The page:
Tens of thousands of premature deaths have been attributed to pollution from Europe’s coal plants. The Belchatow coal plant is the largest culprit.
The Belchatow power plant in Poland has seen a rise in CO2 emissions and air pollution for a third year in a row.
The lignite-fired power station in central Poland increased its emissions in 2018, according to data from Poland’s National Centre for Emissions Management (KOBiZE) and obtained by Polish newspaper Gazeta Wyborcza.
The Belchatow power plant saw an increase in emissions from 34,9 Mt CO2 in 2016, to 38,3 Mt in 2018, a rise of 10 percent. The power plant produces four times as much CO2 a year as all Ryanair flights combined.
Along with rising emissions, air pollution levels from the plant have also risen in the last two years, with a 54 percent rise in particulate matter, 50 percent rise in sulphur (SO2) and 8 percent rise in nitrogen dioxide (NO2) levels, as well as increased heavy metal concentrations such as lead and arsenic released by the plant.
Robert Biedron, founder of a new Polish social-democratic political party called Wiosna, which will run in the upcoming European elections, said: “After decades of investment in infrastructure, we must finally invest in human wellbeing.
“In Belchatow, we have coal left for ten more years. After that a few thousand people will lose their jobs. We have to think about this now.”
Tens of thousands of premature deaths have been attributed to pollution from Europe’s coal plants.
Exposure to fine particulate matter (PM2.5) alone caused the premature death of an estimated 422,000 people across 41 European countries in 2015, while exposure to NO2 caused the premature death of an estimated 79,000 people in the same region.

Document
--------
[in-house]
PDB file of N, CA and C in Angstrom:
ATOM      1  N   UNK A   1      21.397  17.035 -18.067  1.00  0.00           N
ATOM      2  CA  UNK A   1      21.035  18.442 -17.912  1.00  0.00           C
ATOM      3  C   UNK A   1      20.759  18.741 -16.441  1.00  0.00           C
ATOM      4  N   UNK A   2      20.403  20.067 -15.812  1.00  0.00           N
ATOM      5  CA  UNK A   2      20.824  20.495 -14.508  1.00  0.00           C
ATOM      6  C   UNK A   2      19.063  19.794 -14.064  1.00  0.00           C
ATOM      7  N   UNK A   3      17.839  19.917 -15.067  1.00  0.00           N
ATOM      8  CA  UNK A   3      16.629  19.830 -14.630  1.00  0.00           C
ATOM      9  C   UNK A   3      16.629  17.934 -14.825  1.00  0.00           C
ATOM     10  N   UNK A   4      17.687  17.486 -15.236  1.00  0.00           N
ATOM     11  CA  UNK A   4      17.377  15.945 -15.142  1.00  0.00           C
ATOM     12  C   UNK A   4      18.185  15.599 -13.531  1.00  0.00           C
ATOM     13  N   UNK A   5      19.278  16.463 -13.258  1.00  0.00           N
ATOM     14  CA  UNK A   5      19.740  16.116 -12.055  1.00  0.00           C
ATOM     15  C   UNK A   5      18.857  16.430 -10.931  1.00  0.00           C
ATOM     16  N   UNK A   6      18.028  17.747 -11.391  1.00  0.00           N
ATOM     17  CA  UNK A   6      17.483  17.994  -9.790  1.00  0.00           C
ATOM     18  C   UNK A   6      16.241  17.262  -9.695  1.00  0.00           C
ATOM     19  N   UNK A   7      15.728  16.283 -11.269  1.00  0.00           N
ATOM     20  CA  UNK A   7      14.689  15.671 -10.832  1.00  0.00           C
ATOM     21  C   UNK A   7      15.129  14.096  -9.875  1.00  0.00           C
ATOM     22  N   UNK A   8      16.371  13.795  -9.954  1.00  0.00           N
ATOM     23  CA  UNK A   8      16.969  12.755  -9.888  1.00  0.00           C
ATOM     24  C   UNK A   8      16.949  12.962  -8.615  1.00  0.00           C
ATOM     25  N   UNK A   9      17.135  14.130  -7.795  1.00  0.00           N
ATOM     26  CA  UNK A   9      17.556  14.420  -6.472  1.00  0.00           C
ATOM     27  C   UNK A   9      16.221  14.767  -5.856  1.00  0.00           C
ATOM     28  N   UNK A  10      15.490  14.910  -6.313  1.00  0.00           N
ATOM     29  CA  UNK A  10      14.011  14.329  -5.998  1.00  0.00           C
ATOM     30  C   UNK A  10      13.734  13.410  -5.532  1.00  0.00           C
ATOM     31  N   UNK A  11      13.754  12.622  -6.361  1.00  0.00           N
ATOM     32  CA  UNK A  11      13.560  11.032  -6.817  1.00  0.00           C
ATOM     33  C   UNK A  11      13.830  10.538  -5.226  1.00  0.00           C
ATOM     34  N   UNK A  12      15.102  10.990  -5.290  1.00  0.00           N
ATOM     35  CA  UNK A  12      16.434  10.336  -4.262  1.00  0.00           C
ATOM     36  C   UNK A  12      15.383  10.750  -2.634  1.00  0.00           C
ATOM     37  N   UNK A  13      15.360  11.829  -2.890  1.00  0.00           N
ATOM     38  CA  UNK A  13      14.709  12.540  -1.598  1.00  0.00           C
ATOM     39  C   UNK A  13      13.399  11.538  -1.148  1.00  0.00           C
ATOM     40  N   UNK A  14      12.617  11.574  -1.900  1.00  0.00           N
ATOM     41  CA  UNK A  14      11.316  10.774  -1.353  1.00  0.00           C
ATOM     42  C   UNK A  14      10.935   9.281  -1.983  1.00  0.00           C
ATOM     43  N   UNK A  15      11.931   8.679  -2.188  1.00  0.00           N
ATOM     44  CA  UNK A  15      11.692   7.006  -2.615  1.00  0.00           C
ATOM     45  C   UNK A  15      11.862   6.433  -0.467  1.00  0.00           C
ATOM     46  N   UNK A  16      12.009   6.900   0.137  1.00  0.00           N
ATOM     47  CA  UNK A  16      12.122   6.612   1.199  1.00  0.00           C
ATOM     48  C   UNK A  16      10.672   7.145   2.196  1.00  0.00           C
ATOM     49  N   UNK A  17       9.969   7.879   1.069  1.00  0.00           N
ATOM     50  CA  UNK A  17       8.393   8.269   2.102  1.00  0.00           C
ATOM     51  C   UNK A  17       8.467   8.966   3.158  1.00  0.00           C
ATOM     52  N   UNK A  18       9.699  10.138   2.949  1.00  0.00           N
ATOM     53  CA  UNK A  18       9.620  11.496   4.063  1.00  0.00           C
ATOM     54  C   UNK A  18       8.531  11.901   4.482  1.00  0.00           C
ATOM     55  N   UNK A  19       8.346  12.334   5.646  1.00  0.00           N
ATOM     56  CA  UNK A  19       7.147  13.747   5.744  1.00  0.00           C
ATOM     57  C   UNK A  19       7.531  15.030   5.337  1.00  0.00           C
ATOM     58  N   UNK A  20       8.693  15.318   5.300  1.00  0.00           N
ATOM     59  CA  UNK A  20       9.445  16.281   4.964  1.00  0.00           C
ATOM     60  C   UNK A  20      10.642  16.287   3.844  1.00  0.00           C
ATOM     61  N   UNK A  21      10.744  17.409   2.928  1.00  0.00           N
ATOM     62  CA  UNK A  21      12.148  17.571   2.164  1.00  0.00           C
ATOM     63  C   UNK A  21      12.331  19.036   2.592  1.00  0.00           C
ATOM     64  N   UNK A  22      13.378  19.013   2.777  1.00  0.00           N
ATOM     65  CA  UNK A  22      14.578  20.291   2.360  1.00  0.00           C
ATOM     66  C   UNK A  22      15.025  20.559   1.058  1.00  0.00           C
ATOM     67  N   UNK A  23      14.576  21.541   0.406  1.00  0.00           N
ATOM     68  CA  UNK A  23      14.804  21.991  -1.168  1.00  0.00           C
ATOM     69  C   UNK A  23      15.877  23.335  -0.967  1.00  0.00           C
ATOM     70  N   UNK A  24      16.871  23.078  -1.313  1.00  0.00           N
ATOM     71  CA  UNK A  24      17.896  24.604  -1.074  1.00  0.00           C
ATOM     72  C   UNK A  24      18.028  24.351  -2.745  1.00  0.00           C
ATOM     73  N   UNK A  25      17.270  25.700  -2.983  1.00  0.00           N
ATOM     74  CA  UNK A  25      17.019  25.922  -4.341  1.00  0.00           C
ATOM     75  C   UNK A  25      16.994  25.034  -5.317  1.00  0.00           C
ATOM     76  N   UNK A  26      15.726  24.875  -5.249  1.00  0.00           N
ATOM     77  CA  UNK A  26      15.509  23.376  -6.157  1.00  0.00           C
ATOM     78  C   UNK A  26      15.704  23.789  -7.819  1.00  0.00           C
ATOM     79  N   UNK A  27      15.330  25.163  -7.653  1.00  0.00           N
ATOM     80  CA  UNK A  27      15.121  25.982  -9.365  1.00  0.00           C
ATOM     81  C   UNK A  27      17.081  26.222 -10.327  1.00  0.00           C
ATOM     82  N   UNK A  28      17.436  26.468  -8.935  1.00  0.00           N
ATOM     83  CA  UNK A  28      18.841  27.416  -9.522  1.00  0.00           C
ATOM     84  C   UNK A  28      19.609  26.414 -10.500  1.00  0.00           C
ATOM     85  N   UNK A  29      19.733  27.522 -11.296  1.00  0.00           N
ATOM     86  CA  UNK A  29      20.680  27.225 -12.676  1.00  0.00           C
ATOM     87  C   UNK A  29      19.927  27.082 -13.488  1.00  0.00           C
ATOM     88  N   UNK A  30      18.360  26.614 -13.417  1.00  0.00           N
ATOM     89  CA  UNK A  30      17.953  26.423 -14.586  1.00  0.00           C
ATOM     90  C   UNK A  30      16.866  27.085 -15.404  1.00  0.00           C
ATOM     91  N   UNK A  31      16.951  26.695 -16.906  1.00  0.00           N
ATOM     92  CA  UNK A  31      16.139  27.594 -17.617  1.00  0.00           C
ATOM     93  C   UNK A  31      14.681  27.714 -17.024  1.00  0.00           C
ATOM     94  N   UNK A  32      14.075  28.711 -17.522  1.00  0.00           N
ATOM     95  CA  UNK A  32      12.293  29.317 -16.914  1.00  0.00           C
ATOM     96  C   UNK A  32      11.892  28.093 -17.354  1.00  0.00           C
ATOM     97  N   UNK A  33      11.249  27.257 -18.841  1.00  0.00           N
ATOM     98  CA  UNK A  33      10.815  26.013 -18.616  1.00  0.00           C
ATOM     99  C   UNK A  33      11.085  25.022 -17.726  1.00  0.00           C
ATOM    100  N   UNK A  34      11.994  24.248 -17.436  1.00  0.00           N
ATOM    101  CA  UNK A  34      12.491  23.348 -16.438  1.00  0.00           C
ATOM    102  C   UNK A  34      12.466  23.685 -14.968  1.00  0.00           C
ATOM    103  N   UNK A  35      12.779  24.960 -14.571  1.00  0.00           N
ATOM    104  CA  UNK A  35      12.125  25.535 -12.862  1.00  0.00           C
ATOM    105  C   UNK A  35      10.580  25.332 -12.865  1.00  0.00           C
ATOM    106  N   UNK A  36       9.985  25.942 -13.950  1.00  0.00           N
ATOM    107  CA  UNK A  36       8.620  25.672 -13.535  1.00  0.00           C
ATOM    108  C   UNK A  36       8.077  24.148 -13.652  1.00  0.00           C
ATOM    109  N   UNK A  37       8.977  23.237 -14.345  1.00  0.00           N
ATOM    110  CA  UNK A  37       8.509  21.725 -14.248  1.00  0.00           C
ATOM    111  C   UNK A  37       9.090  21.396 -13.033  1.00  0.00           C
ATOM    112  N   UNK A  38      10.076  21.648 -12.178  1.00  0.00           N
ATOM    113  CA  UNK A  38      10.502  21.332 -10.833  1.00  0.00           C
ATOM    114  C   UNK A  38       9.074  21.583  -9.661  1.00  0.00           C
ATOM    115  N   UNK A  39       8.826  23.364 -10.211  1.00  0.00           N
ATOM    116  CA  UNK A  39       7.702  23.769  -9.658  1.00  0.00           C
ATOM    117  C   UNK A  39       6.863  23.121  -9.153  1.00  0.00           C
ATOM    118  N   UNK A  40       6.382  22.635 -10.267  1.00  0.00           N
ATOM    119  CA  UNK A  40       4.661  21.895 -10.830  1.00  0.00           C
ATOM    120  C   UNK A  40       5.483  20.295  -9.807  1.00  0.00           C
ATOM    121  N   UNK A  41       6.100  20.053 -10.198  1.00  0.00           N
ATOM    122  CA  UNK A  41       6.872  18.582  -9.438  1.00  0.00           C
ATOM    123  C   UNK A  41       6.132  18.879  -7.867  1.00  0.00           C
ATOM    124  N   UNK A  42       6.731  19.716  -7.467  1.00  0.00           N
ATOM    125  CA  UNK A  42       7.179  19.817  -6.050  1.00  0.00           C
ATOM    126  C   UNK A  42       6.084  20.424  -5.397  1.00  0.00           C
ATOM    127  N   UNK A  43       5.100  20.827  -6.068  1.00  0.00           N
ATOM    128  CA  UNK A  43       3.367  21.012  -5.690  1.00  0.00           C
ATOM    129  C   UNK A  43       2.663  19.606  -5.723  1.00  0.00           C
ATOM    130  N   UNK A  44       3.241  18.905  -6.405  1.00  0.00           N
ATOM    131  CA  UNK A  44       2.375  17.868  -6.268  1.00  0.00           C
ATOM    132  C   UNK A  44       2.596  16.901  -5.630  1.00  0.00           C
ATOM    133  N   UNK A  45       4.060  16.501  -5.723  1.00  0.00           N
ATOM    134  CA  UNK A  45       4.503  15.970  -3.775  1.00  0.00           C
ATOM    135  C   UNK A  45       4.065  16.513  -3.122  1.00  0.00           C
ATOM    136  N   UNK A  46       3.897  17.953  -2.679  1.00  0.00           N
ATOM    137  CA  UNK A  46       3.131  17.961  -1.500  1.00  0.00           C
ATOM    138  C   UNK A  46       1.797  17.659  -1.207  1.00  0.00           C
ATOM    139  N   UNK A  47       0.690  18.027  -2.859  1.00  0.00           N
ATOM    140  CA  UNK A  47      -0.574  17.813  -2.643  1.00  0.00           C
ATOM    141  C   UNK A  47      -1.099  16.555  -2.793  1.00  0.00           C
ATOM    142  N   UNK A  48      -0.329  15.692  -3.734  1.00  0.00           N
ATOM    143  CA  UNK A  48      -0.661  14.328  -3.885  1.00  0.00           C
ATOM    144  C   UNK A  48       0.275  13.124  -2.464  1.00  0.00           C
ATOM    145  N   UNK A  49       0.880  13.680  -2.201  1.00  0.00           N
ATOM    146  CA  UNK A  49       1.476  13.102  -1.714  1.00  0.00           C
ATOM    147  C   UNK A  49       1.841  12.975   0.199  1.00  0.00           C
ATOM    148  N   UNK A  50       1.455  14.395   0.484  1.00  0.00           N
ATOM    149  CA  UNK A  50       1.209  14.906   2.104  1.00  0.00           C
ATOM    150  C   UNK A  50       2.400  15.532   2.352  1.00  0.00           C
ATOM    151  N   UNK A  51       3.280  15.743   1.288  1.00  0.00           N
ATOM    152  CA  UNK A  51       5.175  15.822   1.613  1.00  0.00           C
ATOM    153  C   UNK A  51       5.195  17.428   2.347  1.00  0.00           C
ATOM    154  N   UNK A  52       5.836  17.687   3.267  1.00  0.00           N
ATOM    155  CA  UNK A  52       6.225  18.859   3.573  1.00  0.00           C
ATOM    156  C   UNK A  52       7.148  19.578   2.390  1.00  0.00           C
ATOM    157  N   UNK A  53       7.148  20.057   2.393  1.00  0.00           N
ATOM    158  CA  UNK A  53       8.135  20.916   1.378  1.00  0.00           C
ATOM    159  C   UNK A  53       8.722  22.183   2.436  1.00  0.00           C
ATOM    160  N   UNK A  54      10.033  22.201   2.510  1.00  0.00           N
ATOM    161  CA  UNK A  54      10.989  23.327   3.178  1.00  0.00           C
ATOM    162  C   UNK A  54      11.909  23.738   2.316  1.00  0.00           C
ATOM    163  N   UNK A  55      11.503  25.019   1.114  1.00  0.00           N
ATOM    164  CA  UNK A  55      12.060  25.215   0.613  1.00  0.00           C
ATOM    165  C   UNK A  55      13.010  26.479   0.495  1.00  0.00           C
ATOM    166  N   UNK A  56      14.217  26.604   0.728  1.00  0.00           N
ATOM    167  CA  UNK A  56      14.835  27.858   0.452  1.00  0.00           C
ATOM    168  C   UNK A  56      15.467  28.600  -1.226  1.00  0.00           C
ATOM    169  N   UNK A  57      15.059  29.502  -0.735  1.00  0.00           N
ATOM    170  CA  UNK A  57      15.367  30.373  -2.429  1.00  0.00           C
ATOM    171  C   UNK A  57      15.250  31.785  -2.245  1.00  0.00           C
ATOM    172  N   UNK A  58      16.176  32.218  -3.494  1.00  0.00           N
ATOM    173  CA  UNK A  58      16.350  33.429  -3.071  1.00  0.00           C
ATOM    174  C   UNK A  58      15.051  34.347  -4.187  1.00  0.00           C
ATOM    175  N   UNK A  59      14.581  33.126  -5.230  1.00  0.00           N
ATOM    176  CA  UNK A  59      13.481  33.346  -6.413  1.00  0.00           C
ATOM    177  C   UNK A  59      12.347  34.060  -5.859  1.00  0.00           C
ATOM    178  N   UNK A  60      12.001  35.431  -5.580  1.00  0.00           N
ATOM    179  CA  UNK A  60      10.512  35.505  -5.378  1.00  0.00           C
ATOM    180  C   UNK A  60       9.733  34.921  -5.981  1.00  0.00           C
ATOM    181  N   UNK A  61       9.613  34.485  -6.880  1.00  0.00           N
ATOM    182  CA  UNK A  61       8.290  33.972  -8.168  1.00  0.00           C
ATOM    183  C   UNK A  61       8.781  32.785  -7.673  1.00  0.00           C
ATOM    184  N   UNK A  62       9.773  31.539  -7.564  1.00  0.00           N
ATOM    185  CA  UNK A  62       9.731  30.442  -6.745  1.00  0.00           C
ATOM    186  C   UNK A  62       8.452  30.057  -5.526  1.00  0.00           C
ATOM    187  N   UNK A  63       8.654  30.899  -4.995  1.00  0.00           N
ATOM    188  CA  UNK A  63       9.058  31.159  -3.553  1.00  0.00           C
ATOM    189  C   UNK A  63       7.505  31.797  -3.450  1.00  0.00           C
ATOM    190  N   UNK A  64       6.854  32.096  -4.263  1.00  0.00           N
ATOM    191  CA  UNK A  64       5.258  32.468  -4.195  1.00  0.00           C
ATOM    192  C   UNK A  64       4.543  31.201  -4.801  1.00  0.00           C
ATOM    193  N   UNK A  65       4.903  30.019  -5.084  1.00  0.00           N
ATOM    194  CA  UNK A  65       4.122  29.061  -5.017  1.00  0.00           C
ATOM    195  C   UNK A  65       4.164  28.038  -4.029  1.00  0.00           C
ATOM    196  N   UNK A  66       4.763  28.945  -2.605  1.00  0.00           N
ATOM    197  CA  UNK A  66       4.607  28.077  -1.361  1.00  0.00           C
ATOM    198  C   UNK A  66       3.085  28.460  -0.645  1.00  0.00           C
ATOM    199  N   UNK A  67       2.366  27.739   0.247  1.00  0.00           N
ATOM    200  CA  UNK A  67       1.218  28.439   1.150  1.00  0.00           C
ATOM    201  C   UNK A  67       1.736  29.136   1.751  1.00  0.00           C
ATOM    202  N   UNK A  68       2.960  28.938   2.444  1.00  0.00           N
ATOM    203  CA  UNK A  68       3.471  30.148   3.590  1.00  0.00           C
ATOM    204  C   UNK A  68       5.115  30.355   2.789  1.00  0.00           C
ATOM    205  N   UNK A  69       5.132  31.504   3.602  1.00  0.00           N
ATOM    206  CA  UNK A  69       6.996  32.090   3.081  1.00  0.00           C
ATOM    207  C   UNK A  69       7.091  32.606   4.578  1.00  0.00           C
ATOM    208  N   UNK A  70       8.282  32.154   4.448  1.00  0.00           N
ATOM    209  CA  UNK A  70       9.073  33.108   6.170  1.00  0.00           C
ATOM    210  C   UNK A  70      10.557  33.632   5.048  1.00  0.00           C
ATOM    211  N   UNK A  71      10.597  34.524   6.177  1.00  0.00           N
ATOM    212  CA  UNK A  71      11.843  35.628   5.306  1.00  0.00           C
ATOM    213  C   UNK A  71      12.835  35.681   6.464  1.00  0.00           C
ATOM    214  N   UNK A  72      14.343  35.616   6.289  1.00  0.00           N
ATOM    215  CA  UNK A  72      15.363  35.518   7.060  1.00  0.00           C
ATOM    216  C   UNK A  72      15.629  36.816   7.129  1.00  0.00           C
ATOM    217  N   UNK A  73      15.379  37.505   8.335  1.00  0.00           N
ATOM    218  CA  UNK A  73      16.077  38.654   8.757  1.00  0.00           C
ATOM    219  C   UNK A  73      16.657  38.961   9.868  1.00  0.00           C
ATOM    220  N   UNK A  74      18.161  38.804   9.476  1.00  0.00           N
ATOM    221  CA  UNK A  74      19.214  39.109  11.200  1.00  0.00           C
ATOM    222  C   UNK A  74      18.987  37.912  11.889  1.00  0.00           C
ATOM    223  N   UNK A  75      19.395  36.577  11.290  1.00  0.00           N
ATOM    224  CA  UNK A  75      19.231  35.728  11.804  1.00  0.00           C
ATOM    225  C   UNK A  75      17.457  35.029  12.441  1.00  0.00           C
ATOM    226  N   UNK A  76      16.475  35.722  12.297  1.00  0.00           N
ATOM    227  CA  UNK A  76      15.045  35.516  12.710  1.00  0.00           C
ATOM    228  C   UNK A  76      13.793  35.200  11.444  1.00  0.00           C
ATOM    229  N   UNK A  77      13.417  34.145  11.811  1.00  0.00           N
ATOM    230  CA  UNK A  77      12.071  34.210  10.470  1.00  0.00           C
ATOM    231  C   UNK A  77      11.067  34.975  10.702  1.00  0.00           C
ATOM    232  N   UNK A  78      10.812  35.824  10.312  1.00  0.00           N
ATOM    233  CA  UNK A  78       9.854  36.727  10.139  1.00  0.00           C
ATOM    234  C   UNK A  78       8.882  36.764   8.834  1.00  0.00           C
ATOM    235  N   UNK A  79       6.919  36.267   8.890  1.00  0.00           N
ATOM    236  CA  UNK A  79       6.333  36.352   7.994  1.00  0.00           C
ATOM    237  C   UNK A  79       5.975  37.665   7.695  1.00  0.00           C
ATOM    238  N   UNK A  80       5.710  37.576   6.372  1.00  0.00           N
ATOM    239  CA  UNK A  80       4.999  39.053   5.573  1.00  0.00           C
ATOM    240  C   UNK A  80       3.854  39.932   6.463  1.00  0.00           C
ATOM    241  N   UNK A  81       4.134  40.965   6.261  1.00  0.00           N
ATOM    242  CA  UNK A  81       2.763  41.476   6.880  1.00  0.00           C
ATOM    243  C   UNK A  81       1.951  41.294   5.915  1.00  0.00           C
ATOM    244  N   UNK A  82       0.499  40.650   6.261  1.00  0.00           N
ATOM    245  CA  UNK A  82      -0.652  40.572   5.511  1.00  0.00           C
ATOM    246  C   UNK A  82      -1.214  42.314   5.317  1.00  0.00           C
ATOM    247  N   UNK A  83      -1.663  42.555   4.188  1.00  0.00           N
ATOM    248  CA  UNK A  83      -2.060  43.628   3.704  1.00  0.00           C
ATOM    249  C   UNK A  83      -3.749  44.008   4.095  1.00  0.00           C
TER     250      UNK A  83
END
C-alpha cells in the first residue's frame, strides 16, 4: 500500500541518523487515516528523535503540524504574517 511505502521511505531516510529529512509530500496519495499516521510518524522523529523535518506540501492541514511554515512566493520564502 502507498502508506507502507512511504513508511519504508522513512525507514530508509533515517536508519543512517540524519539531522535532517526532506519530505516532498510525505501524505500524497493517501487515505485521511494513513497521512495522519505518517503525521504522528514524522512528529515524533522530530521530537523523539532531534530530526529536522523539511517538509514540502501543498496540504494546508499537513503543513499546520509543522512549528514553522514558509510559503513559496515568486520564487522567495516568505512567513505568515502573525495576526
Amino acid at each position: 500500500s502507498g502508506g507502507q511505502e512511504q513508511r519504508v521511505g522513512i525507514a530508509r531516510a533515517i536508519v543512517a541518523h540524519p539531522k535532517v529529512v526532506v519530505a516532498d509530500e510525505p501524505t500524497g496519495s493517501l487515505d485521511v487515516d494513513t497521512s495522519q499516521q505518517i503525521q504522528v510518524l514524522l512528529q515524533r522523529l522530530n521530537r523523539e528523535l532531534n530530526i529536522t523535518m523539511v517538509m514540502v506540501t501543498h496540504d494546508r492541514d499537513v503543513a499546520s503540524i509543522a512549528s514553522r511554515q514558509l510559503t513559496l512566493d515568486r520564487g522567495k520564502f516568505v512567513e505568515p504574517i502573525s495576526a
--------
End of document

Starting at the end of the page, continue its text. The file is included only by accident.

The health impacts of exposure to air pollution are diverse, ranging from inflammation of the lungs, to cardiovascular diseases, breathing conditions, cancer and strokes. Recent scientific research has shown air pollution may be damaging every organ in the body.
The 4,4 MW Belchatow plant currently accounts for 20 percent of the Polish power market, and is operated by Polish state-owned coal utility company PGE.
Coal accounts for 80 percent of the country its electricity generation, and will remain the dominant source of power supply in the foreseeable future, with a projected 60% of generation still fuelled by lignite in 2030.
PGE plans to expand several fossil fuel projects in Poland, including the opening up of two new mines, the Złoczew and Gubin-Brody lignite mines, and the extension of an opencast mine in the town of Turow, despite protests by Greenpeace and other environmental groups.
The new Złoczew mine alone would produce an additional 18 million tonnes of coal a year, leading to the emission of an estimated 25.74 million tonnes of CO2.
Emissions from fossil fuel combustion saw a sharp increase by 3.5 percent in Poland in 2018, despite an average 2.5 percent decrease across the European Union (EU), according to Eurostat data.
Arthur Wyns is a biologist and science journalist. He is a climate change researcher at the World Health Organization and tweets from @ArthurWyns.